COMMUNITY leaders have sounded the alarm after a supermarket lost more than $500,000 worth of merchandise to shoplifters.
Theft has become a huge issue for retailers nationwide in recent years, but the situation is particularly grave at a Giant Food location in Southeast Washington DC.
Although a closure hasn't been announced, city councilperson Trayon White explained how detrimental that could be at a recent press conference, Fox News reported.
Access to groceries is limited in that part of the city.
The Giant location the only major grocery outlet in Washington DC's Ward 8, which has about 85,000 residents.
"We know it's tough times, and we know the price of food has skyrocketed in the last three years," White said.
"We cannot afford to hurt ourselves by constantly taking from the store, because I mean, everybody is going to be without a place to eat, and enough is enough."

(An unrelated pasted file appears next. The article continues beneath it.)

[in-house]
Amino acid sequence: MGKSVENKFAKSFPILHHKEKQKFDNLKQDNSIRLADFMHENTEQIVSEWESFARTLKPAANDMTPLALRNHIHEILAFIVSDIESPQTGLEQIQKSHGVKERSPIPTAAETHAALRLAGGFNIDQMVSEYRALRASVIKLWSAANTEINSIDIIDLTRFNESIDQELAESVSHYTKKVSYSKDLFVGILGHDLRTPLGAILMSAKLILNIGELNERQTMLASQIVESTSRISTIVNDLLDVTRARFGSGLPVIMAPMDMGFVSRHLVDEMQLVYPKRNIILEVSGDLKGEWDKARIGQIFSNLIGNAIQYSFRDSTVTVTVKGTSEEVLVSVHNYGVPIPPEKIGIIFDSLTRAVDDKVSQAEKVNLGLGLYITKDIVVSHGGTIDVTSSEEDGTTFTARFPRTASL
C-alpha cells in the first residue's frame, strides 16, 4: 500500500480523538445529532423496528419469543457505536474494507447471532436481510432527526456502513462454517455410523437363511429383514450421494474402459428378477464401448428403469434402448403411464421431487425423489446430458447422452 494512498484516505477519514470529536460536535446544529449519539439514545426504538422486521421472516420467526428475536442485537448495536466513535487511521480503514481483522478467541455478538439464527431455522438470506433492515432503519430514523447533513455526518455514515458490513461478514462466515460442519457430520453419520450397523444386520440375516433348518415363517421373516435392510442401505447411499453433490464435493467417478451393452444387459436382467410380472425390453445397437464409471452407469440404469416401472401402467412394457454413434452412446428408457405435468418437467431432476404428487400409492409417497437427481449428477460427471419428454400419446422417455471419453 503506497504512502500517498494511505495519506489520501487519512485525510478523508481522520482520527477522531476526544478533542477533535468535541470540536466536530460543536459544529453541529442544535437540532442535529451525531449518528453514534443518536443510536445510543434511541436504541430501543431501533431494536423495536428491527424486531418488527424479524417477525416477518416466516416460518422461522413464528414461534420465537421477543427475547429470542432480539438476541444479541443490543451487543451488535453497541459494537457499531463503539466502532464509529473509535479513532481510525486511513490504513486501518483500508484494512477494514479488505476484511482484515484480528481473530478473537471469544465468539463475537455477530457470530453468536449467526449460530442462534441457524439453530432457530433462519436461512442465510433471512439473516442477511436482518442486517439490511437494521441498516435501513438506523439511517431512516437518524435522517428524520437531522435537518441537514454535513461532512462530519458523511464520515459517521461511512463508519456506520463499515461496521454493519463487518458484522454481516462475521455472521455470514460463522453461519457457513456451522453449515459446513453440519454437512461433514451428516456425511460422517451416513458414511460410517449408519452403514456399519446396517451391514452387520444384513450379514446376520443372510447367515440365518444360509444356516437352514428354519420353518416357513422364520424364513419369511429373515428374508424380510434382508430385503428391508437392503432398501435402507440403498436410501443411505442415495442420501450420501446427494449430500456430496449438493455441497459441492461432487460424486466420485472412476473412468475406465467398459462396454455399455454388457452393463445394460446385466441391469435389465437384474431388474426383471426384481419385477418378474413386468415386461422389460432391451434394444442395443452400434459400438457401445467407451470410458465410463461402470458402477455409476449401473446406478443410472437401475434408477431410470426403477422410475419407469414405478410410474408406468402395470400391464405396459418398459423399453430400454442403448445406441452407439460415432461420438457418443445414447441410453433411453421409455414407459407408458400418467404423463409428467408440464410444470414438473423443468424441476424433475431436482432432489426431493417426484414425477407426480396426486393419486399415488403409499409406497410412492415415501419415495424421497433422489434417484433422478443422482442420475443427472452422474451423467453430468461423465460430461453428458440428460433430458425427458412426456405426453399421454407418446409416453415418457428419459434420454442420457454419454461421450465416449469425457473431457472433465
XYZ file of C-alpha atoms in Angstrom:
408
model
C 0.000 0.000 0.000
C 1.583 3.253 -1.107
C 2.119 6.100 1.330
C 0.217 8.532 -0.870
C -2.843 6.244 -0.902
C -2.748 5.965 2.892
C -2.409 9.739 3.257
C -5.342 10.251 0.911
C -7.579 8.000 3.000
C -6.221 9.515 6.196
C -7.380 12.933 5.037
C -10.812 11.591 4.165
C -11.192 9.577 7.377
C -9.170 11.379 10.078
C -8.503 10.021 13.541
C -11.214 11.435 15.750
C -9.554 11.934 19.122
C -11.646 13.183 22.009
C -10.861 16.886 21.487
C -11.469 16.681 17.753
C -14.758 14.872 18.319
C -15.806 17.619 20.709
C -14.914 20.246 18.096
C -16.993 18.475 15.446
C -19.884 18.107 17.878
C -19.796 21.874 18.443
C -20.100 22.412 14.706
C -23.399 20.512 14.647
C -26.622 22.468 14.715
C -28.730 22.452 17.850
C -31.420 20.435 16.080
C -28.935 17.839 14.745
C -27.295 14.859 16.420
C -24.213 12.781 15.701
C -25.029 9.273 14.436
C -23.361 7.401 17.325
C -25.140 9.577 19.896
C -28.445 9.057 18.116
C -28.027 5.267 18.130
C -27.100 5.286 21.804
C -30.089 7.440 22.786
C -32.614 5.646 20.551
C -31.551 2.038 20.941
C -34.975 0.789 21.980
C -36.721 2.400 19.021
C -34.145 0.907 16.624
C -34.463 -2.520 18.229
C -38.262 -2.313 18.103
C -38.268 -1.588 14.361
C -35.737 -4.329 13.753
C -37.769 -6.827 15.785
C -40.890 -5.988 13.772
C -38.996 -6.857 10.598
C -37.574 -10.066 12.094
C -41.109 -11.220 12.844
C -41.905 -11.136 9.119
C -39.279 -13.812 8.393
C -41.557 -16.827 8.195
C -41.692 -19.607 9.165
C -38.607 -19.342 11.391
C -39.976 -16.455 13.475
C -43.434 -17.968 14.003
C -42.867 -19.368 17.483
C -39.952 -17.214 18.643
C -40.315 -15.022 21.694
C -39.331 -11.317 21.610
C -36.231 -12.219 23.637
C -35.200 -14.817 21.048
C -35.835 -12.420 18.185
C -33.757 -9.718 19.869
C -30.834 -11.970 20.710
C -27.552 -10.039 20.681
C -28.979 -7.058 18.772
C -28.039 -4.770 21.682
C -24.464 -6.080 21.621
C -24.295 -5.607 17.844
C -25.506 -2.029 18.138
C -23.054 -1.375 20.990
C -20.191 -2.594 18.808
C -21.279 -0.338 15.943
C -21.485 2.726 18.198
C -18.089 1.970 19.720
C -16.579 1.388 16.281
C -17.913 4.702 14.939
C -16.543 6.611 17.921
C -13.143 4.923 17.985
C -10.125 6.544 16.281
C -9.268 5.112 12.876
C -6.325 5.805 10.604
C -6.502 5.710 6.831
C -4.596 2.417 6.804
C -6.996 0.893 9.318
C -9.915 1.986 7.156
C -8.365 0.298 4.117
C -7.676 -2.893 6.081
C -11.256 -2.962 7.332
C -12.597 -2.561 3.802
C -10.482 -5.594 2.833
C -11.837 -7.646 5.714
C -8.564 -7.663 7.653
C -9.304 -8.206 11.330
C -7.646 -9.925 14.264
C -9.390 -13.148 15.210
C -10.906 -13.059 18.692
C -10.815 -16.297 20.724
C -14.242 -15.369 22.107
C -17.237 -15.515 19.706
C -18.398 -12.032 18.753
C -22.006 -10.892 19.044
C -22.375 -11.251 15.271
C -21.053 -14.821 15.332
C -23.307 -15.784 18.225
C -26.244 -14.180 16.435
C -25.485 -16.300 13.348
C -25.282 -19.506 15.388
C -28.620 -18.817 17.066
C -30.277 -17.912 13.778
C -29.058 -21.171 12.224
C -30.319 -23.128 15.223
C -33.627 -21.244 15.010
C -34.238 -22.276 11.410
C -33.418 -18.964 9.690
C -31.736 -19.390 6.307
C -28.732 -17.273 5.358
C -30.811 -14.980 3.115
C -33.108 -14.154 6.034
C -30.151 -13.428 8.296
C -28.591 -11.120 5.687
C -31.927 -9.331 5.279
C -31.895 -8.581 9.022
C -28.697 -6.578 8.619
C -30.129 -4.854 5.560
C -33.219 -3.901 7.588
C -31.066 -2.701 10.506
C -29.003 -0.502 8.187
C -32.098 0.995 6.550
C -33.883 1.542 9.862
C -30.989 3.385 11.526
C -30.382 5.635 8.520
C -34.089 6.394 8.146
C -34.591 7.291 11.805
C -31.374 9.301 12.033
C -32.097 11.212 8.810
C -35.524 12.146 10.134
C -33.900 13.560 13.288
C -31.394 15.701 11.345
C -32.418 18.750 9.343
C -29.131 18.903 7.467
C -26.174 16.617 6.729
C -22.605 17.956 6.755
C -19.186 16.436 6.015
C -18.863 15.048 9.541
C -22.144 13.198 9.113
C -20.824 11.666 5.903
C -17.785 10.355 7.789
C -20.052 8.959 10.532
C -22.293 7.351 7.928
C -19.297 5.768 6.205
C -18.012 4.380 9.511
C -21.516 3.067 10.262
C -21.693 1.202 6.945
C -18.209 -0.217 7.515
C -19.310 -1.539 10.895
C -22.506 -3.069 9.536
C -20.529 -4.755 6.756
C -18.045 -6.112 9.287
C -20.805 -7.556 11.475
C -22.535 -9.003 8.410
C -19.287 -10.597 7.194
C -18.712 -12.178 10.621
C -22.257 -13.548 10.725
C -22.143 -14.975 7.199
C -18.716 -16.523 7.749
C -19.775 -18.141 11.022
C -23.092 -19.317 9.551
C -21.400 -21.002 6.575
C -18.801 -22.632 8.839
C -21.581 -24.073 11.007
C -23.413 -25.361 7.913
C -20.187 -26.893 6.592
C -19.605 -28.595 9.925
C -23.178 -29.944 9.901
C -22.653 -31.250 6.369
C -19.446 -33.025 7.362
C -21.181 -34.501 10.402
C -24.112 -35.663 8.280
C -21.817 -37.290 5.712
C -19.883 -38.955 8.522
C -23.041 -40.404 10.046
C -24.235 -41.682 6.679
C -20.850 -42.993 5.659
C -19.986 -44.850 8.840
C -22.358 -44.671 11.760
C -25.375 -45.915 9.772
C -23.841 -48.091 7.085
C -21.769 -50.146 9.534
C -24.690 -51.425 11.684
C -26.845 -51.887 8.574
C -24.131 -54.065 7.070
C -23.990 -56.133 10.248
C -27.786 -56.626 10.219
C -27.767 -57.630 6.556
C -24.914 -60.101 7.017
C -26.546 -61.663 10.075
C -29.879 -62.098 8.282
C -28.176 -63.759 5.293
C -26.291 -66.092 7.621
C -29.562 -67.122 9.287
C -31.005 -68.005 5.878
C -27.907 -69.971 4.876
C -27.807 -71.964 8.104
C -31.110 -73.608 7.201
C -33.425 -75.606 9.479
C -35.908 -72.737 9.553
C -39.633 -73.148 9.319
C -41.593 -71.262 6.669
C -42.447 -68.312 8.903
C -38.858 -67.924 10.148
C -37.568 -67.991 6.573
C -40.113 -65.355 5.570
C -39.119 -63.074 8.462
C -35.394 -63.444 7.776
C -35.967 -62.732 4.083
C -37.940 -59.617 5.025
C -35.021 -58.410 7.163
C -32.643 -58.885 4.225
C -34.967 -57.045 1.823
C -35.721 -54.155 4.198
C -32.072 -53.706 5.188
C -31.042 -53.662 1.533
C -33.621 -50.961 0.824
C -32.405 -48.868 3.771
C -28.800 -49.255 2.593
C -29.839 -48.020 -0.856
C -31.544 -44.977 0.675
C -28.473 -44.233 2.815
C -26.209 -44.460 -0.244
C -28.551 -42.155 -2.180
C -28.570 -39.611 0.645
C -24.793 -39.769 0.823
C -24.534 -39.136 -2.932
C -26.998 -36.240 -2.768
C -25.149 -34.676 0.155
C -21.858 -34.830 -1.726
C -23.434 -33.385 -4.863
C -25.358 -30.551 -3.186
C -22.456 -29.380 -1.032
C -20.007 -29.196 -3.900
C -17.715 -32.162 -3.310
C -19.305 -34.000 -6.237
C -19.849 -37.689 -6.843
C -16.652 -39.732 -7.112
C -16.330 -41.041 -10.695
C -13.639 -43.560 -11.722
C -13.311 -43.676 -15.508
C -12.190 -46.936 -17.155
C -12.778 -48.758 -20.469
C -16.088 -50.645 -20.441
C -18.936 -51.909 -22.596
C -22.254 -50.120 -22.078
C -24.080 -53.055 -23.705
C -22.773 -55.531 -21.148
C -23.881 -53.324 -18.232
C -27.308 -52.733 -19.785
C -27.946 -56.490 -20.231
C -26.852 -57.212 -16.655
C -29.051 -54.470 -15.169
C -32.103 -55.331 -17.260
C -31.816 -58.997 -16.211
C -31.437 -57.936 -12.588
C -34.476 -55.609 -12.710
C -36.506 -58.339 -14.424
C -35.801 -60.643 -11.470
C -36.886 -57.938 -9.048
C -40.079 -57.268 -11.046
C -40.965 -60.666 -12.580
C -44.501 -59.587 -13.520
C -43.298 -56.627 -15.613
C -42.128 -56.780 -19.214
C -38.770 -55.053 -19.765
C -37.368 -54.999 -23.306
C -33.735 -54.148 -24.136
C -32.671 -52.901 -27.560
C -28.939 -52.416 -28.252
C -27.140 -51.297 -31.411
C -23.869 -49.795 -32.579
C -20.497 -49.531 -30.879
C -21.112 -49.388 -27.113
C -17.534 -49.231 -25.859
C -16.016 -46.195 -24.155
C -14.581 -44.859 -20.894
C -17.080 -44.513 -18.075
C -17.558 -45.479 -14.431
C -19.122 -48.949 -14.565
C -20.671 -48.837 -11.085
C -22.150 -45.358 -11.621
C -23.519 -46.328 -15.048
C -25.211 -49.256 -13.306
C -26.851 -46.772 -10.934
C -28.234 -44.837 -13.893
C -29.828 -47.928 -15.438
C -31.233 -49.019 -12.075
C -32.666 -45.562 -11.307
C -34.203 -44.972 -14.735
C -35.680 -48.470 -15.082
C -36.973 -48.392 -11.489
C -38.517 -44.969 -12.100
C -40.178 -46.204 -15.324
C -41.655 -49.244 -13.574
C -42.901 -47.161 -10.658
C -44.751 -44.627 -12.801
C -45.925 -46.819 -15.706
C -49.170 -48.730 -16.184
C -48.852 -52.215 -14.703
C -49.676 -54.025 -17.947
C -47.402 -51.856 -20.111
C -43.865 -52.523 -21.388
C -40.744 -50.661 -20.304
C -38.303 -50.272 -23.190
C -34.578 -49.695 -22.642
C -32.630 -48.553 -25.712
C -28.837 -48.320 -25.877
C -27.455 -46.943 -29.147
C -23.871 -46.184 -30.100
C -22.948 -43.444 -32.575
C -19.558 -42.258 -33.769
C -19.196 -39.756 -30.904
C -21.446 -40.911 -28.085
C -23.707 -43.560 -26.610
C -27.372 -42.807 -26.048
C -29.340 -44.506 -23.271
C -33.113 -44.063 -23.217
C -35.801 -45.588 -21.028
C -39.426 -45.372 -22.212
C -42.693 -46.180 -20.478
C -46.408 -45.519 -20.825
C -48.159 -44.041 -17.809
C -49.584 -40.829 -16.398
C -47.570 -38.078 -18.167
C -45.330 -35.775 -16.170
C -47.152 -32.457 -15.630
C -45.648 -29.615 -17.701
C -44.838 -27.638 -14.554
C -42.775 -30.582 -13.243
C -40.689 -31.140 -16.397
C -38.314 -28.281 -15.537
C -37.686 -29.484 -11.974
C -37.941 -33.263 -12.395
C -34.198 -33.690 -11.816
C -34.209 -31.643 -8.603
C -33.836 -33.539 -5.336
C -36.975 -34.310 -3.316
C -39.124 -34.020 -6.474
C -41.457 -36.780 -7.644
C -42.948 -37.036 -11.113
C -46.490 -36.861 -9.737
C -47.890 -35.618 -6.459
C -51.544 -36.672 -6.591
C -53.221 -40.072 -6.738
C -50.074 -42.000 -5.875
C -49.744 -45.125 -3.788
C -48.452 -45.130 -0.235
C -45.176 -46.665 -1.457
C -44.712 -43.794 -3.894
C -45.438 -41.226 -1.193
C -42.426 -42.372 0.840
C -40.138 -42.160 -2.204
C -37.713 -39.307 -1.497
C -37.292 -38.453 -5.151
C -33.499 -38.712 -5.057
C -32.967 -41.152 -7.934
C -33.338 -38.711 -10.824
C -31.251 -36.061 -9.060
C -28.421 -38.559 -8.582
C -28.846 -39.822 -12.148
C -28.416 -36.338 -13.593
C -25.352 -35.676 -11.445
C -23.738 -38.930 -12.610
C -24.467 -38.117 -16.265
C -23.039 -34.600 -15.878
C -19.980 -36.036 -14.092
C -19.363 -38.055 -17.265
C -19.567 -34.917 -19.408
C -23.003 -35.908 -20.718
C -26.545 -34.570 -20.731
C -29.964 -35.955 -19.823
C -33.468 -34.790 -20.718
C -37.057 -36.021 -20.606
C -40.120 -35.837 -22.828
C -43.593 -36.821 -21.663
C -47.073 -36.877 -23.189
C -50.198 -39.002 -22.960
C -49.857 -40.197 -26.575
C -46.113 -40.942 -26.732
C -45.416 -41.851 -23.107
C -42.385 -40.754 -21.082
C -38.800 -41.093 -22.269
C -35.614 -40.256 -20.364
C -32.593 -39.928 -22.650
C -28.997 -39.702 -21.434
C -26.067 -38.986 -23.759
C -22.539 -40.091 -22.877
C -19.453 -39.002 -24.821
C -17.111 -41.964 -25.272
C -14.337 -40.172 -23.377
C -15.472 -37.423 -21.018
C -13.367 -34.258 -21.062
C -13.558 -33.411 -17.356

He said the goods stolen at the supermarket account for roughly 20percent of the store's sales.
That's why Giant has spent thousands to hire security guards and update its equipment.
Employees have stopped theft suspects 135 times, but many more have gotten away without any immediate consequences.
"We have to eat at this store, and what we take from his store we put the store in jeopardy of closing down," White said.
The company's president Ira Kress told WRC that shoplifting has skyrocketed at many Giant stores in recent years.
"The level of theft and the level of violence associated with the theft have probably increased five to 10 times in the last three years," he said.
This means that many popular products are now being kept under lock and key.
"We’ve locked down baby formula, we’ve locked down razor blades and we have some stores that have locked down specific types of soap or different deodorants or air fresheners," Kress said.
He believes more effective law enforcement is the solution for retailers.
"Absent those tougher laws, absent the application of those laws, the enforcement of those laws, we continue to see crime escalate and violence escalate," Kress said.